Verizon’s 4G LTE-to-the-Home Service Launches Thursday
By Ed Oswald
Verizon will expand its LTE data service to residential customers starting Thursday, giving consumers another option for home broadband service. HomeFusion Broadband is available “nationwide,” but check to see if you are covered by Verizon’s LTE network and think about whether you can deal with rather stingy data caps.
The carrier previously launched the service in six test markets in March, but Wednesday’s announcement makes HomeFusion available anywhere where Verizon has LTE service. That’s about 230 markets covering two-thirds of the U.S. population.
HomeFusion customers can expect rates of five to 12 Mbps and upload rates of two to five Mbps, in line with your average DSL or low-end cable Internet connection. The customer is responsible for purchasing a $200 antenna which needs to be professionally installed, and the package includes a wireless router capable of connecting four wired and 20 wireless devices to the network. You must sign a two-year agreement.
Verizon doesn’t give you much data to work with, so watch what you download or stream: 10GB of data will cost you $60 every month, 20GB, $90, and 30GB, $120. For every gigabyte you go over these limits, Verizon will zap you an extra $10. That’s not the only bad news: The carrier will also not install the antenna above the second story of a building, so apartment dwellers are out of luck.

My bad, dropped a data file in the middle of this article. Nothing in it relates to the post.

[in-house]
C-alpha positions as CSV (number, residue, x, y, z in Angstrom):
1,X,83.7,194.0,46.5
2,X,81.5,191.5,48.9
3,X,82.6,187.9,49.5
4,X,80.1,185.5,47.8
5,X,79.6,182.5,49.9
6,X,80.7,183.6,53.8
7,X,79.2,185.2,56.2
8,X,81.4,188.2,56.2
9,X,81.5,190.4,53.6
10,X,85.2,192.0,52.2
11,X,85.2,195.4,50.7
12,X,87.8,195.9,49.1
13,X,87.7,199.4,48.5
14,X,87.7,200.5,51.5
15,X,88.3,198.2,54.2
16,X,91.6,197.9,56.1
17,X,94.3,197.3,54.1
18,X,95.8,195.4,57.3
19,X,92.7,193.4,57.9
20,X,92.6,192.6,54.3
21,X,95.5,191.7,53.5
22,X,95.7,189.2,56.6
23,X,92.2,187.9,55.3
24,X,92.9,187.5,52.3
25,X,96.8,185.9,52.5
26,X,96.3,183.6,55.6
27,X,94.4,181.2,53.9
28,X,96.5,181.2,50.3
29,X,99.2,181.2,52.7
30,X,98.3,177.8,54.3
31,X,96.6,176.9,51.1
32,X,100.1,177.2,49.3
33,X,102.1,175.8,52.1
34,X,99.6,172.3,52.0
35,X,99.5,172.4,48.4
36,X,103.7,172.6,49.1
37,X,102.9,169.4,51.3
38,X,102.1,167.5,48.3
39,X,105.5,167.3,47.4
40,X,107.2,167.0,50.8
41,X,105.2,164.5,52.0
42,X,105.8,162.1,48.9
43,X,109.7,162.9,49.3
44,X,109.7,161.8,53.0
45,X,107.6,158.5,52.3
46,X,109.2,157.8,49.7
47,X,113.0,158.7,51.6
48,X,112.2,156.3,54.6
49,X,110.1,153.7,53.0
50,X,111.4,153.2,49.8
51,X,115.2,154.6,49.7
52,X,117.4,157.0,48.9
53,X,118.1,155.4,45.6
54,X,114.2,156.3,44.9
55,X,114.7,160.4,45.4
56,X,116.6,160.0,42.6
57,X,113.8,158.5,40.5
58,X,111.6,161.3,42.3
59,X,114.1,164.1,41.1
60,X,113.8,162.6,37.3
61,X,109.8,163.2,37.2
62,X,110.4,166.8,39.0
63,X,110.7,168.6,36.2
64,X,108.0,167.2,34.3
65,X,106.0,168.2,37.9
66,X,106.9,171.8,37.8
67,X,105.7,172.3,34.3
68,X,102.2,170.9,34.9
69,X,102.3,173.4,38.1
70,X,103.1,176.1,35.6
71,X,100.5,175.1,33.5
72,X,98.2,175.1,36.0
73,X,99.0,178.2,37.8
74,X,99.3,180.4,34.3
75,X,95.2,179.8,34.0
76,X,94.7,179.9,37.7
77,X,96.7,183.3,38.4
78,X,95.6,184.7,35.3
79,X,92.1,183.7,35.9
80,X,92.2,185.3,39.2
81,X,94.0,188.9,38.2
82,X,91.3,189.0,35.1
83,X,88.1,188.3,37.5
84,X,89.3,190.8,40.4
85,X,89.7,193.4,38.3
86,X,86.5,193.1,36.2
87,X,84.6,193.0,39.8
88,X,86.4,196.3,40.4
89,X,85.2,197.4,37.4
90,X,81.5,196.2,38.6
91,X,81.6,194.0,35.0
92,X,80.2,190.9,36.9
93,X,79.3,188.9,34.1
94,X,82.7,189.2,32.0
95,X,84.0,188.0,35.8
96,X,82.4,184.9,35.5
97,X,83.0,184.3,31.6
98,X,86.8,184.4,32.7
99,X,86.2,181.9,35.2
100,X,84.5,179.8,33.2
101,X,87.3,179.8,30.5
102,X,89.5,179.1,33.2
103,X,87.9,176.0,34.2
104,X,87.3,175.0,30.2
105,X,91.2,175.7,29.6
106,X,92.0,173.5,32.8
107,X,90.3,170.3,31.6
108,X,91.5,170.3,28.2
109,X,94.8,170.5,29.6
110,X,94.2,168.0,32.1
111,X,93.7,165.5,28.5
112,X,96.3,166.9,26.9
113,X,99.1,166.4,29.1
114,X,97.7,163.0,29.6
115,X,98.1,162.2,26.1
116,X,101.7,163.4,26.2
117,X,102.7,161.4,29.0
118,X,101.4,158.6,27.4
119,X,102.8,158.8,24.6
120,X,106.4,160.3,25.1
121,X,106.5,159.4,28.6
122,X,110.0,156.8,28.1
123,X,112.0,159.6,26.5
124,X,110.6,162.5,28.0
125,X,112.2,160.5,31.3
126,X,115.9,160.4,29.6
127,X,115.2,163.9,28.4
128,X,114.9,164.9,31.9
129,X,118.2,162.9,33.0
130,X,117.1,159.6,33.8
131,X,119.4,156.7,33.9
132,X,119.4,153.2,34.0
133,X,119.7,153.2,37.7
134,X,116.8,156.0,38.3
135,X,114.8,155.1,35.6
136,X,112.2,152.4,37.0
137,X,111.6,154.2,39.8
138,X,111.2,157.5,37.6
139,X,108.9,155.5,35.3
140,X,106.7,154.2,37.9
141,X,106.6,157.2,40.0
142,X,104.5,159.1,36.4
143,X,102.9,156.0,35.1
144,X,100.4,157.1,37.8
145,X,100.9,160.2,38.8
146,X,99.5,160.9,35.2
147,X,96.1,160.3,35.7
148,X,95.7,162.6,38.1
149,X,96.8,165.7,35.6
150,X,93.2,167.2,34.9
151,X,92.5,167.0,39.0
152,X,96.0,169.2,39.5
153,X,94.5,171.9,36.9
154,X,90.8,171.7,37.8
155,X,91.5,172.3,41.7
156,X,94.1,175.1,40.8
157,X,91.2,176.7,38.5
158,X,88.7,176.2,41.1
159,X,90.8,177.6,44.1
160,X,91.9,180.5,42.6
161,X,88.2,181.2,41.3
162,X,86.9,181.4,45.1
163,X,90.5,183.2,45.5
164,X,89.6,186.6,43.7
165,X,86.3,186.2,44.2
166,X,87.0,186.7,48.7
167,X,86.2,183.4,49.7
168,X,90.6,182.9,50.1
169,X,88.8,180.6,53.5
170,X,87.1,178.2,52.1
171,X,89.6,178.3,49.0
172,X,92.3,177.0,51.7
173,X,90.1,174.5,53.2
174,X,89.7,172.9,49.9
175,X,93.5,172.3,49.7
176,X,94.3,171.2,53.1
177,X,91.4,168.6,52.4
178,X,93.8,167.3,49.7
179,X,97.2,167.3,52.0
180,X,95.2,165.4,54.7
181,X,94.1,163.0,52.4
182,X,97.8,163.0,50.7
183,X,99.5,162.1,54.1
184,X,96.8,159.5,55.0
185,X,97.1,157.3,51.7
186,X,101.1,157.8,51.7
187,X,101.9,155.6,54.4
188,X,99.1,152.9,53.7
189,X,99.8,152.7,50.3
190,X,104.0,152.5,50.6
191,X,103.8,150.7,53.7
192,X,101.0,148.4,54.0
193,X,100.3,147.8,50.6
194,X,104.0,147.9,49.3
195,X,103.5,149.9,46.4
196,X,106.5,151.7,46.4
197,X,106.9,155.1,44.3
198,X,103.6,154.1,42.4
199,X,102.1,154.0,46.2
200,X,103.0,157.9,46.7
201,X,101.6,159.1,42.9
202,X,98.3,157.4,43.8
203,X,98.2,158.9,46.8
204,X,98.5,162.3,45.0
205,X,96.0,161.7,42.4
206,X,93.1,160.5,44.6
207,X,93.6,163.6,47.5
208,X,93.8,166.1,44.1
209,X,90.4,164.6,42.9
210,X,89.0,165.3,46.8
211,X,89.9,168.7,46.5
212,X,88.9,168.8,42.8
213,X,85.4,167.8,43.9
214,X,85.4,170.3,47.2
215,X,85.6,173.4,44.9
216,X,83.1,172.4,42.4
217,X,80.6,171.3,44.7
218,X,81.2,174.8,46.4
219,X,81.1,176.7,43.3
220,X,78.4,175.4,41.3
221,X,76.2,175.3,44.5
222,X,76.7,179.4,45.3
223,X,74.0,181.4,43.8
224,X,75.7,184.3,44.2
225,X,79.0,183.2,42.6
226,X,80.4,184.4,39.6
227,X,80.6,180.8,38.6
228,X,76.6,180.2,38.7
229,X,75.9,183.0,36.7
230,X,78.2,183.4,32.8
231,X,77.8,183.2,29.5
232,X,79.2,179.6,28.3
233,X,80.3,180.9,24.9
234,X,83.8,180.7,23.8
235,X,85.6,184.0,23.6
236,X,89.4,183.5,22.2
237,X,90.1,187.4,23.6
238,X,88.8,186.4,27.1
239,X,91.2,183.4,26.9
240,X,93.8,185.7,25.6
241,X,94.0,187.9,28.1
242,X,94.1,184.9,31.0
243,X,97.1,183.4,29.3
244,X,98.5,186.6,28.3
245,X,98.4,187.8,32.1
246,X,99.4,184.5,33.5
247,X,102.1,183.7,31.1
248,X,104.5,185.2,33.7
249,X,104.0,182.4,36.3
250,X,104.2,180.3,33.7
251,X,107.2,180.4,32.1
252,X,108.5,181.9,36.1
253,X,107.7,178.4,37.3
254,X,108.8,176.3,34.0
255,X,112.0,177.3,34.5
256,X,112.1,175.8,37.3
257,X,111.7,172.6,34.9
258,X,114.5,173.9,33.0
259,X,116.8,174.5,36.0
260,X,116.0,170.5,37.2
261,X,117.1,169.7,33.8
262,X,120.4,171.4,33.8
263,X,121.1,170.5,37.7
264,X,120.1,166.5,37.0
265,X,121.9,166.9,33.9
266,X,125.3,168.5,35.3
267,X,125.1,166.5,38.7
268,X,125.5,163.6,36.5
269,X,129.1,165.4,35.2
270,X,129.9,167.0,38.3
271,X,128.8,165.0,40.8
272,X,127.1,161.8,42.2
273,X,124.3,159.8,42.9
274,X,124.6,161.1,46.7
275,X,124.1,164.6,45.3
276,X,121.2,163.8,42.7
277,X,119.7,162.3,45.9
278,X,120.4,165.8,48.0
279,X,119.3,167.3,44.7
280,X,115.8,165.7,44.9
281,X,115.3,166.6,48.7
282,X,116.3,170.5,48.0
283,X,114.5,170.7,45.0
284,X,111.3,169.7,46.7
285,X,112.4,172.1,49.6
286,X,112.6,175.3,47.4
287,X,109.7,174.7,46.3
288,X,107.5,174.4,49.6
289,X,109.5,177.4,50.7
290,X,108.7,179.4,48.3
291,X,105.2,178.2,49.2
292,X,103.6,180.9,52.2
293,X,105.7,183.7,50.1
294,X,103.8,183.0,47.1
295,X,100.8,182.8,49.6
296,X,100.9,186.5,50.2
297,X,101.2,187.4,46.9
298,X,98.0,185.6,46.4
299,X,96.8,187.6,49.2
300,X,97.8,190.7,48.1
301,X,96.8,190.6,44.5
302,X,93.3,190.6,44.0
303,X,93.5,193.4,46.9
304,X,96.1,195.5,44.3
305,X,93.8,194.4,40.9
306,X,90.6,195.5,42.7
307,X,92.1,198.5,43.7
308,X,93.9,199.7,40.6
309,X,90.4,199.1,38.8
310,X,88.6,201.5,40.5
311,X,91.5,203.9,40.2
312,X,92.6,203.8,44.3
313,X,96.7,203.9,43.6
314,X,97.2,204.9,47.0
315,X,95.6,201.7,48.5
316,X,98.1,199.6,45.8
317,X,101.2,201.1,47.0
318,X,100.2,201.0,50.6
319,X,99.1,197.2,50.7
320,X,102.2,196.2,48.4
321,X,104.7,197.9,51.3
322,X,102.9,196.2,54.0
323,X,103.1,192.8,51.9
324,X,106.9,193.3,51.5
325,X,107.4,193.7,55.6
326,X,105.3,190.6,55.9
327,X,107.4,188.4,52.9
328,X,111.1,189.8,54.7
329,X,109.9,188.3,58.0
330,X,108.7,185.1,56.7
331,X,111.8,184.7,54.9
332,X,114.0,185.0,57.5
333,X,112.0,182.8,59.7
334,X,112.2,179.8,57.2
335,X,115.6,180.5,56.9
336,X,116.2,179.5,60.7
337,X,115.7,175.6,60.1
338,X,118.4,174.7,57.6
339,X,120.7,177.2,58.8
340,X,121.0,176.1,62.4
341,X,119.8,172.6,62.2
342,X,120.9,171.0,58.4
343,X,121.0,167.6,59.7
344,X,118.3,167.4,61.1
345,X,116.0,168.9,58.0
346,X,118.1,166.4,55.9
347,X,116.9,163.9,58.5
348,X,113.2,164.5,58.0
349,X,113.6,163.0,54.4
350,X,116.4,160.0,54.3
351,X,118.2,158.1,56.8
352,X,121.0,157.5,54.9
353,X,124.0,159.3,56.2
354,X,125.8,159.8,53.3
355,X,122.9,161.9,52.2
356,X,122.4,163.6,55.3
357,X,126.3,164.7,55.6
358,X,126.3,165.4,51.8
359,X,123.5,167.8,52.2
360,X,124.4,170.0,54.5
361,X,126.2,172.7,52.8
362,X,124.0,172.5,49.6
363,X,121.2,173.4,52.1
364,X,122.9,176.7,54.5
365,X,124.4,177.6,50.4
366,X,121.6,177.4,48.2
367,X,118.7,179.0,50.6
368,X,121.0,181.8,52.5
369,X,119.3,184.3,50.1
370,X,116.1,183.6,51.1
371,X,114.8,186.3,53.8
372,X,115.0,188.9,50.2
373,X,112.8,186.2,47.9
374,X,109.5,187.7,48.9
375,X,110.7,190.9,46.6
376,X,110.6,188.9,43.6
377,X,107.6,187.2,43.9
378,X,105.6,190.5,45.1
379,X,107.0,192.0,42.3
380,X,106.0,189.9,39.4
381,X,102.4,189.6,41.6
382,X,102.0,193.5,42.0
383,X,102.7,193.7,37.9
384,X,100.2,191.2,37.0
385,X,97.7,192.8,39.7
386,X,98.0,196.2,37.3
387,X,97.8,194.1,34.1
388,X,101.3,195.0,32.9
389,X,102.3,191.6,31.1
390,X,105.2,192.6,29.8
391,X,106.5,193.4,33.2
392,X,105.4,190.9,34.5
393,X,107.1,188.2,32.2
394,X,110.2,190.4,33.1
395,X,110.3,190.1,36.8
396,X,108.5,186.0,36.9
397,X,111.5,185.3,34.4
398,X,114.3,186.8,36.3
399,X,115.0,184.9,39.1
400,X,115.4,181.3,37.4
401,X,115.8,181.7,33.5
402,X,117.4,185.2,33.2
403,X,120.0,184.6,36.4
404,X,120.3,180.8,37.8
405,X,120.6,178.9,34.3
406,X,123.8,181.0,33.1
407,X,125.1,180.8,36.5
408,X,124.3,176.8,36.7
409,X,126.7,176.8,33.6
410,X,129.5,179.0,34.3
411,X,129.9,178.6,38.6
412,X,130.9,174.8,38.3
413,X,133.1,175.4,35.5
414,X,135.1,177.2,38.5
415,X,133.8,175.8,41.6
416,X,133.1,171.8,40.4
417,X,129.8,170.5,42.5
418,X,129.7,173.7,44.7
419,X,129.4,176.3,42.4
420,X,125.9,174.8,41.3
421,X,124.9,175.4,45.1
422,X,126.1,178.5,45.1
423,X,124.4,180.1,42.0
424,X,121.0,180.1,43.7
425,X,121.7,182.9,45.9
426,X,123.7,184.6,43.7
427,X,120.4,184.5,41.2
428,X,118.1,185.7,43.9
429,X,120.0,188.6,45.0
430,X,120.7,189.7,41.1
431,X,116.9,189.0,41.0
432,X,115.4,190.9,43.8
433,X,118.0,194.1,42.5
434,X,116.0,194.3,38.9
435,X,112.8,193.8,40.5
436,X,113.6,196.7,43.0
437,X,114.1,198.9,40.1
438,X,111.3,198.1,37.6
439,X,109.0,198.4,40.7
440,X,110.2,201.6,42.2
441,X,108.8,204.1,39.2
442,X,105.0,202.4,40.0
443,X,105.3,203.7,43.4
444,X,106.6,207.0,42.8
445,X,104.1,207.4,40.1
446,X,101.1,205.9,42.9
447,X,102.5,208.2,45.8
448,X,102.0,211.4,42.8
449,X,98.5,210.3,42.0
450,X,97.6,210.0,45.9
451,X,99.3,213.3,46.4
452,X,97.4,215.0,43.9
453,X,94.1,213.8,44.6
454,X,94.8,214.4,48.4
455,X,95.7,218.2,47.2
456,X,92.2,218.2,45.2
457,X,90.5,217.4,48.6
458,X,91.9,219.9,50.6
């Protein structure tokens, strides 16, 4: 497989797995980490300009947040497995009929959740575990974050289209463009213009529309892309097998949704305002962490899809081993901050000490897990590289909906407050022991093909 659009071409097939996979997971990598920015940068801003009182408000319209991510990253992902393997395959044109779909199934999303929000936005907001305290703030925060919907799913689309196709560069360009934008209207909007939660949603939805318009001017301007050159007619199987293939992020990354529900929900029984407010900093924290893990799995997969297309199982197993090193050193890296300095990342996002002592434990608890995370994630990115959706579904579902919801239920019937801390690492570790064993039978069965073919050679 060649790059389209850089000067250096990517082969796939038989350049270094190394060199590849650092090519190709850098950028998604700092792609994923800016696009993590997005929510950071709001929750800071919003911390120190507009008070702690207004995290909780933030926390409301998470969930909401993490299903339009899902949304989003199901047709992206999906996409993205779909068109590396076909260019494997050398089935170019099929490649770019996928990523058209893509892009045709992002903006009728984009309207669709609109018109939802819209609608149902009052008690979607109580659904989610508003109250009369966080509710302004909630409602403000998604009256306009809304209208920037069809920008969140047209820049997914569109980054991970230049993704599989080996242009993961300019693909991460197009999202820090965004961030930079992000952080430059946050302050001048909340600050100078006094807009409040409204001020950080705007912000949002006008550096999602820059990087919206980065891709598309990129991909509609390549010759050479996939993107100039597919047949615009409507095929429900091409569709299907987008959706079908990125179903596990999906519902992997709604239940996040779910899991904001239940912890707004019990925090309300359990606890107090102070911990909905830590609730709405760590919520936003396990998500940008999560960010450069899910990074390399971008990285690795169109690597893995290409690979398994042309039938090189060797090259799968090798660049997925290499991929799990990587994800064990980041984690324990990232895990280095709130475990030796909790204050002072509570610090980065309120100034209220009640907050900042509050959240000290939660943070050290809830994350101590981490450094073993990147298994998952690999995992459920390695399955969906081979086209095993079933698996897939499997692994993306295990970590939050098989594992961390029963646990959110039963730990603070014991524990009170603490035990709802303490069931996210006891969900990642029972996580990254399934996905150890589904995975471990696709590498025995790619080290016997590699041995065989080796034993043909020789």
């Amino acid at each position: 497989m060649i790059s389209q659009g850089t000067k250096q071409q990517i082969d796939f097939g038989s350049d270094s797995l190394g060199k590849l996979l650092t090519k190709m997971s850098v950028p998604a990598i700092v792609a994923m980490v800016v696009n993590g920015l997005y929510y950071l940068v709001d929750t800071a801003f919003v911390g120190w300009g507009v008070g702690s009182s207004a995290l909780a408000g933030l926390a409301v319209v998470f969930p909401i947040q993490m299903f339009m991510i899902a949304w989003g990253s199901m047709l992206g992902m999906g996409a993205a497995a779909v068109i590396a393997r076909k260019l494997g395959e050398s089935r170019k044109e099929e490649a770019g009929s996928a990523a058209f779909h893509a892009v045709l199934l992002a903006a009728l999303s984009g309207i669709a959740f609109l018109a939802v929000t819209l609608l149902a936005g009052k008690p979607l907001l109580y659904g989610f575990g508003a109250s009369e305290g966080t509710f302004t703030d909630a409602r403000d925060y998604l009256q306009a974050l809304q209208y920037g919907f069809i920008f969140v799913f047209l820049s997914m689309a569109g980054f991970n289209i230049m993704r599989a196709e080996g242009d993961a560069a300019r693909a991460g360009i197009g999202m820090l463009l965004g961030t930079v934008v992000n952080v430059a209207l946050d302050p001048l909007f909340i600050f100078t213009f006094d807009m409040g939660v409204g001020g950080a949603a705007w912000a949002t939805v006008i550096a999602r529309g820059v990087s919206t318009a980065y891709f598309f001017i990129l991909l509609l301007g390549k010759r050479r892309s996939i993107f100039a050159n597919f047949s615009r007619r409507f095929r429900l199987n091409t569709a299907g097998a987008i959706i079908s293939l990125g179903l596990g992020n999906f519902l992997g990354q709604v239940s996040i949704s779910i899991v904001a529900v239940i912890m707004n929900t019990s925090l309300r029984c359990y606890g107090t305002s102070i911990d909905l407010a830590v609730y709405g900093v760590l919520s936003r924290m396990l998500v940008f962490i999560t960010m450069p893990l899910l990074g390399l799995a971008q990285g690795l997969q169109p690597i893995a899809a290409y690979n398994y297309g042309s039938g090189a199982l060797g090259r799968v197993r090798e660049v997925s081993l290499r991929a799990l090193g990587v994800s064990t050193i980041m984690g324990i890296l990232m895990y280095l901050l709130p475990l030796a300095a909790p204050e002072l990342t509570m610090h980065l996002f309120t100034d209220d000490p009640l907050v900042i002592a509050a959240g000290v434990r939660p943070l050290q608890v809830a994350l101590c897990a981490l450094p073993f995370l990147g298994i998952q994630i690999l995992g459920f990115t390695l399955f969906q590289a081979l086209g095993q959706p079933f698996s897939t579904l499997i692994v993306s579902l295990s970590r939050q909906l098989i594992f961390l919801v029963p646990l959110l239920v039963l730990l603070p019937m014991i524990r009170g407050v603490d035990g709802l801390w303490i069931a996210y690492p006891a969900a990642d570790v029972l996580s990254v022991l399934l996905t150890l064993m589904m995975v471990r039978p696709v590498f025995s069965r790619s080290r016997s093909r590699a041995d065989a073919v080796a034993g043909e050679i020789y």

Regardless of where the antenna needs to be or how much the data costs, the biggest concern here is coverage. Carriers love to tell us how its ultra-fast network covers “the most people,” but that doesn’t mean widespread coverage. The majority of the country’s population lives relatively close to each other, so geographically the area covered by Verizon LTE is quite small–and so is the potential market for HomeFusion.
Verizon spokesperson Debra Lewis says that will change, though. “By the end of this year, we’ll have LTE in at least 450 markets and by 2013, our LTE footprint will match our current 3G footprint, as we’ve previously stated,” she tells PCWorld. In other words, if you never had fast data in the first place it’s never coming, and if you have 3G now, LTE is on the way–eventually.